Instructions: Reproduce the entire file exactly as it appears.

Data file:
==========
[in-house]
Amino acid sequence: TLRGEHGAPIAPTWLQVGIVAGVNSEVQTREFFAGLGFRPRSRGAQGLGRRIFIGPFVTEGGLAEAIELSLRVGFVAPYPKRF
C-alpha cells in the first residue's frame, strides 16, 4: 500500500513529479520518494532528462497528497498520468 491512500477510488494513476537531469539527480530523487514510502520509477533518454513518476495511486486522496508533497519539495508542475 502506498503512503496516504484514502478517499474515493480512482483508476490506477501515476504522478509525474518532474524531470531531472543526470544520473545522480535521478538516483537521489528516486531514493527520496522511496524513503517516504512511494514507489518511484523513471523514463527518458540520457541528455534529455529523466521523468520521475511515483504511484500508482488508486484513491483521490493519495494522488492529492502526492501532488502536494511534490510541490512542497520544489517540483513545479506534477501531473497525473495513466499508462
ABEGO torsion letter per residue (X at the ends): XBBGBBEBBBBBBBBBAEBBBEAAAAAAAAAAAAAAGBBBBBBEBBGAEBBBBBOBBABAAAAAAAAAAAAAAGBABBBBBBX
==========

[in-house]
Amino acid sequence: TLRGEHGAPIAPTWLQVGIVAGVNSEVQTREFFAGLGFRPRSRGAQGLGRRIFIGPFVTEGGLAEAIELSLRVGFVAPYPKRF
C-alpha cells in the first residue's frame, strides 16, 4: 500500500513529479520518494532528462497528497498520468 491512500477510488494513476537531469539527480530523487514510502520509477533518454513518476495511486486522496508533497519539495508542475 502506498503512503496516504484514502478517499474515493480512482483508476490506477501515476504522478509525474518532474524531470531531472543526470544520473545522480535521478538516483537521489528516486531514493527520496522511496524513503517516504512511494514507489518511484523513471523514463527518458540520457541528455534529455529523466521523468520521475511515483504511484500508482488508486484513491483521490493519495494522488492529492502526492501532488502536494511534490510541490512542497520544489517540483513545479506534477501531473497525473495513466499508462
ABEGO torsion letter per residue (X at the ends): XBBGBBEBBBBBBBBBAEBBBEAAAAAAAAAAAAAAGBBBBBBEBBGAEBBBBBOBBABAAAAAAAAAAAAAAGBABBBBBBX